By Daniel Stanton
SINGAPORE, Nov 15 (IFR) - With daily protests disrupting Hong Kong's financial district in recent days, bookrunners have rushed to close the books on some US dollar bond deals, even at the risk of leaving orders on the table.
Office workers joined lunchtime anti-government demonstrations in the Central district every day of the past week, and on several occasions the police responded with force and fired tear gas on Des Voeux Road and Pedder Street.
Many banks and fund managers advised staff to work from home or leave the office early, and in the bond market this was reflected in accelerated bookbuilding processes.
China Aluminum International Engineering (Chalieco) closed books on a US dollar bond by 2:30pm Hong Kong time on Thursday, but did not seem to suffer from the rushed execution.
It sold a US$350m perpetual non-call 3.5 offering at par to yield 5.0%, after tightening guidance twice and moving 50bp inside initial guidance. Official pricing came at 4:30pm local time.
Final orders for the deal exceeded US$3.6bn. Distribution statistics were not disclosed, but the fact that the yield was decided at 6:30am London time suggested that there would have been few European orders – if any.
Throughout the week, many issuers set final price guidance at 3pm or 4pm Hong Kong time, instead of the usual 5pm or 6pm.
"This shows that Asian deals can be accelerated when there is a need for it, so there is really no need for us to stay so late," said a DCM banker. "We are getting closer to European efficiency and we should try to keep it that way."
She said that the experience had also shown that investors were able to revise their orders, and bankers were able to handle them, even when many people were working from home.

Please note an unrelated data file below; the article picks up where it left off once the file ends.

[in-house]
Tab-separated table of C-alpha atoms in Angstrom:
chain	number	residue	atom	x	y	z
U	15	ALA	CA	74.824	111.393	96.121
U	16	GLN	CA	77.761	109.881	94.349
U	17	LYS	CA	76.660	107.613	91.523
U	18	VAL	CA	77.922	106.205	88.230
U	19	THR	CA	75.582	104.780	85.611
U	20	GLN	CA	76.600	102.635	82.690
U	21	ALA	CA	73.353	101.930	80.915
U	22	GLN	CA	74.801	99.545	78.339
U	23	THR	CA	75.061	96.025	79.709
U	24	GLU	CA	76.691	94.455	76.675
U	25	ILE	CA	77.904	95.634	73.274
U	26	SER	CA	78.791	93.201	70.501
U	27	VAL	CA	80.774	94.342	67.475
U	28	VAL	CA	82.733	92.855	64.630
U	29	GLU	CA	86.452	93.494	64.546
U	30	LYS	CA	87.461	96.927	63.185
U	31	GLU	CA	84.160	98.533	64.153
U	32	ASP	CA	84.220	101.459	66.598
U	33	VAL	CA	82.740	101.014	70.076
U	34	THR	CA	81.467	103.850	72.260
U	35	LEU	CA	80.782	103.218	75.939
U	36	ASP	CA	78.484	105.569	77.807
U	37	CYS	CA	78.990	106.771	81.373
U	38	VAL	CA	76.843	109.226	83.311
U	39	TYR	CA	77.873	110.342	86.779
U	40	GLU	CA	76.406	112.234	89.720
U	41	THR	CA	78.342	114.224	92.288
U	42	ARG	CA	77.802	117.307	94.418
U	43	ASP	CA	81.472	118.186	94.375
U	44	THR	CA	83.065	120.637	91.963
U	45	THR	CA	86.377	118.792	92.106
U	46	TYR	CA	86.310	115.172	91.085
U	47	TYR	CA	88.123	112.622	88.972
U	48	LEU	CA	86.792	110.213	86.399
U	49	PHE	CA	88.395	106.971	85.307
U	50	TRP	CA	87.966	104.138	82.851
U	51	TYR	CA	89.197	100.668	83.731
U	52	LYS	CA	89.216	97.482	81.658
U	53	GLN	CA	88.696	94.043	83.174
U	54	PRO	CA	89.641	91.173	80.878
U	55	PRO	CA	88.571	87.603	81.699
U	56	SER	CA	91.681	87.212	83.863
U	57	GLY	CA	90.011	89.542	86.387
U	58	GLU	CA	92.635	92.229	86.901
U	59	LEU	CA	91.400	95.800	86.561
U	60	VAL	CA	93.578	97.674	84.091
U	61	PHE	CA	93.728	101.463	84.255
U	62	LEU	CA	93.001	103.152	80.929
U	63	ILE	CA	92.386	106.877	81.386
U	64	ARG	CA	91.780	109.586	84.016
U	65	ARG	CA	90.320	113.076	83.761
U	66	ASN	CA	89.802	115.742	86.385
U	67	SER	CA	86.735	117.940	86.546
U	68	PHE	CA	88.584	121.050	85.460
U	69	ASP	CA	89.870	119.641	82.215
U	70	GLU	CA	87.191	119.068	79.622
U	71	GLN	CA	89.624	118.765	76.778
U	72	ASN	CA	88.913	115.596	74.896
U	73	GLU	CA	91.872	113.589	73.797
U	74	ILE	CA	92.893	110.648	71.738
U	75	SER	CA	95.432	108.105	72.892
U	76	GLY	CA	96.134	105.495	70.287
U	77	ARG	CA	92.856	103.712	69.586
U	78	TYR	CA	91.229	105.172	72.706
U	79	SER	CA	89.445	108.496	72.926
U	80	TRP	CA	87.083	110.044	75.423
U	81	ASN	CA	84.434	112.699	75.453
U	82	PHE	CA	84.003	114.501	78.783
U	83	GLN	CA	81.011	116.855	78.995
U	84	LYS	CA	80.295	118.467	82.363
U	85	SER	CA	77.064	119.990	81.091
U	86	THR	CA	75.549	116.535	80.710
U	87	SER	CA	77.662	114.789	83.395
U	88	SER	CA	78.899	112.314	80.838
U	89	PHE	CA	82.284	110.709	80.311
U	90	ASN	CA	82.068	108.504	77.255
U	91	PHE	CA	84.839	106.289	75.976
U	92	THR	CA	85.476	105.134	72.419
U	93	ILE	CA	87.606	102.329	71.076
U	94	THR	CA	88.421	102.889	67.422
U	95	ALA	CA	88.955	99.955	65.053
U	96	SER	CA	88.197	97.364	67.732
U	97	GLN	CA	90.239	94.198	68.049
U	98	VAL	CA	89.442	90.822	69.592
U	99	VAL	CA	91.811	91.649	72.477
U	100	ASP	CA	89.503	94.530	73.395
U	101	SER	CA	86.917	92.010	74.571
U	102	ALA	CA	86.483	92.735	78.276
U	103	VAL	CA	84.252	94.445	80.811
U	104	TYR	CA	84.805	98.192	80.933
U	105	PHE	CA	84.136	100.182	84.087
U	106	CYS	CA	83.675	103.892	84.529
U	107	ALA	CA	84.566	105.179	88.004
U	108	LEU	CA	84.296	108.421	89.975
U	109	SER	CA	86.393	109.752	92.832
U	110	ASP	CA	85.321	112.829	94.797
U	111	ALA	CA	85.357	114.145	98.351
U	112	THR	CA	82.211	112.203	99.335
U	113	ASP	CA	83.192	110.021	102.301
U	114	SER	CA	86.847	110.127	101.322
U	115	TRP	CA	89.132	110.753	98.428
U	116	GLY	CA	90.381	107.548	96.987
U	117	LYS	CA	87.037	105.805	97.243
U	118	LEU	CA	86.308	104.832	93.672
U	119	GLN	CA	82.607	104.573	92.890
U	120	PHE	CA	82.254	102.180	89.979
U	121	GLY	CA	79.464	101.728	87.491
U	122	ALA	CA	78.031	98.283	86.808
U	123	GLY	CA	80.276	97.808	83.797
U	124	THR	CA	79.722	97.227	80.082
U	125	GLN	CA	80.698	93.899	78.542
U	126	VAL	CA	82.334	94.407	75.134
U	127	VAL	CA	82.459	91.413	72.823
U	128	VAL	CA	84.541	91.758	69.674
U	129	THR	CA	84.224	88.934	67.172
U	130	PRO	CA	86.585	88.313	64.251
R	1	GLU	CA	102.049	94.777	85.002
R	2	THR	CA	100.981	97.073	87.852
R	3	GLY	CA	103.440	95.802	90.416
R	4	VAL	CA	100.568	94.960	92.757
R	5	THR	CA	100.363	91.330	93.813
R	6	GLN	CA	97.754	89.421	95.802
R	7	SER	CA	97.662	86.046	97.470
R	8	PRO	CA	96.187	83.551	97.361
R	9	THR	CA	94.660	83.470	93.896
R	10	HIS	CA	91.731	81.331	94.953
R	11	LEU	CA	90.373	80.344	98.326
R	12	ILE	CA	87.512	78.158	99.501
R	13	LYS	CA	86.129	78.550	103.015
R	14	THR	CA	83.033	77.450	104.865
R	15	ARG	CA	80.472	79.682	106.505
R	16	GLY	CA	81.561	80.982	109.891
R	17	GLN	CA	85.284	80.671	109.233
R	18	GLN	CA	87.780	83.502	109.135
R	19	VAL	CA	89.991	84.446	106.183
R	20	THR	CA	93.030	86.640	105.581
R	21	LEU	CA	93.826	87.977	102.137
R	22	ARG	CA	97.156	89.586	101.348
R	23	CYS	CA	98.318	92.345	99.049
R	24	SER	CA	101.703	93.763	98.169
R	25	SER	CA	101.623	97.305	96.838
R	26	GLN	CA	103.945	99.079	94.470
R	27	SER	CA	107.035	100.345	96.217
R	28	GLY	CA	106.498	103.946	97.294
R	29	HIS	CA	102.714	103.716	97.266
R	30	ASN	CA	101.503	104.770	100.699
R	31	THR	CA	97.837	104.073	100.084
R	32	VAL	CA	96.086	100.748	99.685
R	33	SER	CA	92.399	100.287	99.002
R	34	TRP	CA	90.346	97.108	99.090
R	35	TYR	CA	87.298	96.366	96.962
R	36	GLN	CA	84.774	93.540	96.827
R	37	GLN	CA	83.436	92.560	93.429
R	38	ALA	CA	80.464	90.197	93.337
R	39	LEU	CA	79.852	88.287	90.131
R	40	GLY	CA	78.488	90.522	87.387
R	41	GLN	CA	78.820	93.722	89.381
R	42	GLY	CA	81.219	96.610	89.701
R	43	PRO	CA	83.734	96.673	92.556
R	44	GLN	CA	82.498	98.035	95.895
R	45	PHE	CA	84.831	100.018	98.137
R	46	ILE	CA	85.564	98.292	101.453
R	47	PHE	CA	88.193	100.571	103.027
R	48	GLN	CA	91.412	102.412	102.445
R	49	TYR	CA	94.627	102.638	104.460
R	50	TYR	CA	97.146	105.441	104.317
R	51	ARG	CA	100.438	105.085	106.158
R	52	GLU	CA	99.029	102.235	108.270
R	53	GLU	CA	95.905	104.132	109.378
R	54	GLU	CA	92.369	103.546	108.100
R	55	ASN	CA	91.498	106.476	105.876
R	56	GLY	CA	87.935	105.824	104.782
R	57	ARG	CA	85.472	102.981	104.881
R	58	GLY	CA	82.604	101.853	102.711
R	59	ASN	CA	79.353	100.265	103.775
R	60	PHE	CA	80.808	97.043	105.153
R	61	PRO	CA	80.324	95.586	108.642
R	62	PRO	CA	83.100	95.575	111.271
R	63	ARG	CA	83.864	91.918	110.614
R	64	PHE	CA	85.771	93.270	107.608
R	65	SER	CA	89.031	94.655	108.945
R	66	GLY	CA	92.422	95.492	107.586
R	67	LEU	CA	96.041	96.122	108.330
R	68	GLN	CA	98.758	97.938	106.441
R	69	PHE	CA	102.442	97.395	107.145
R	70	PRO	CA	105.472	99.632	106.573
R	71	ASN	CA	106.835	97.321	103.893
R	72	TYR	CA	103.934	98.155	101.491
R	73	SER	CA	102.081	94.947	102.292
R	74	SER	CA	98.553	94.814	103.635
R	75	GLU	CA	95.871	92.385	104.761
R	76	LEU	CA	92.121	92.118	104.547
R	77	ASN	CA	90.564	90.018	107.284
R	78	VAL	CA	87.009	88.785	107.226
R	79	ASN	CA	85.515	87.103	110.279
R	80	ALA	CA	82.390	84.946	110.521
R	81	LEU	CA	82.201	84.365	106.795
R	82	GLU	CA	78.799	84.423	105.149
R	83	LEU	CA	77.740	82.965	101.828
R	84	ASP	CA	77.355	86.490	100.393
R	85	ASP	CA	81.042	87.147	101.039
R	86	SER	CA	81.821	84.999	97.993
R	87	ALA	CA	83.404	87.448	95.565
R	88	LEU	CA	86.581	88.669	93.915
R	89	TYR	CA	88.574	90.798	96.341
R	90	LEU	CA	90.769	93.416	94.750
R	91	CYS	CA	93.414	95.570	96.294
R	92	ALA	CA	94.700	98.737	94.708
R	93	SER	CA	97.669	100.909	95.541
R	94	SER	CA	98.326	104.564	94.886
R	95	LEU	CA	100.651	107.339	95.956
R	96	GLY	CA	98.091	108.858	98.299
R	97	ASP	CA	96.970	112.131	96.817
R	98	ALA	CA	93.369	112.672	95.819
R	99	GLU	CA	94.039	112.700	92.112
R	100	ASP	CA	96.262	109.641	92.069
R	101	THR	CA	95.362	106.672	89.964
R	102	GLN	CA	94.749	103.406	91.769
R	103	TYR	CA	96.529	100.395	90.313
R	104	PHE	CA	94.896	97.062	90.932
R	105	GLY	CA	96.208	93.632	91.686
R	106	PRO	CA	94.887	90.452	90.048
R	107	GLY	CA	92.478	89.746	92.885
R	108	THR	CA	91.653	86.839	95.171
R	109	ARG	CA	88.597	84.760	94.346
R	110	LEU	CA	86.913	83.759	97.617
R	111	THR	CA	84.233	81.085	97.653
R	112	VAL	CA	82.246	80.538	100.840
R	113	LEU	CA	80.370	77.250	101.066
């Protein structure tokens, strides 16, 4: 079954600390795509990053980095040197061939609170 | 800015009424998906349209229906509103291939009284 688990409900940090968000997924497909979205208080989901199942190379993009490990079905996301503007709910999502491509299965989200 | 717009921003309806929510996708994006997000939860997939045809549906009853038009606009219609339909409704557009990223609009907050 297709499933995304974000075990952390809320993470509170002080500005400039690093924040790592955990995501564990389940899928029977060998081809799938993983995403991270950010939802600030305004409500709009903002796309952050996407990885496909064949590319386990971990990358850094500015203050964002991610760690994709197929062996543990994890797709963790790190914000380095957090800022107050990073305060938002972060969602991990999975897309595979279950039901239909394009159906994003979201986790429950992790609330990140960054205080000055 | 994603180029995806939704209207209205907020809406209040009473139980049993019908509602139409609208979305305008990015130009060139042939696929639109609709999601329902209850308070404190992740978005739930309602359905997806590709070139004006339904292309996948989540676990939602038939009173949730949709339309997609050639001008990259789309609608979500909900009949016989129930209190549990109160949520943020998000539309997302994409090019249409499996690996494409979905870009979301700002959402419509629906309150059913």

Reg S-only US dollar deals from Asia typically price around 10pm to midnight, after bookrunners give European investors time to examine credits and place their orders. Some Asian fund managers argue that European investors have an advantage since they can see the accumulated demand from Asia and decide whether to come in shortly before final guidance is set.
"European investors don't know these names and don't understand them, so I don't see the point of waiting for them anyway," said a fund manager. "A lot of the time they just look at the book from Asia, see it's big and go in."
Another banker pointed out that many of the issuers that accelerated bookbuilding were Chinese companies, and much of the dollar liquidity in Asia comes from offshore Chinese investors.
"This week's issuers were names that people are familiar with, so it went smoothly," said a syndicate head, warning that other issuers might not be able to find the same reception from investors.
Other parts of the marketing process were disrupted, as the city's transport infrastructure was affected. Some Hong Kong roadshows were cancelled or postponed due to safety concerns or logistical difficulties, while others went ahead as scheduled.
"If you can do without it, why take the chance?" said the DCM banker.
(This story will appear in the November 16 issue of IFR Asia magazine Reporting by Daniel Stanton; Editing by Vincent Baby)
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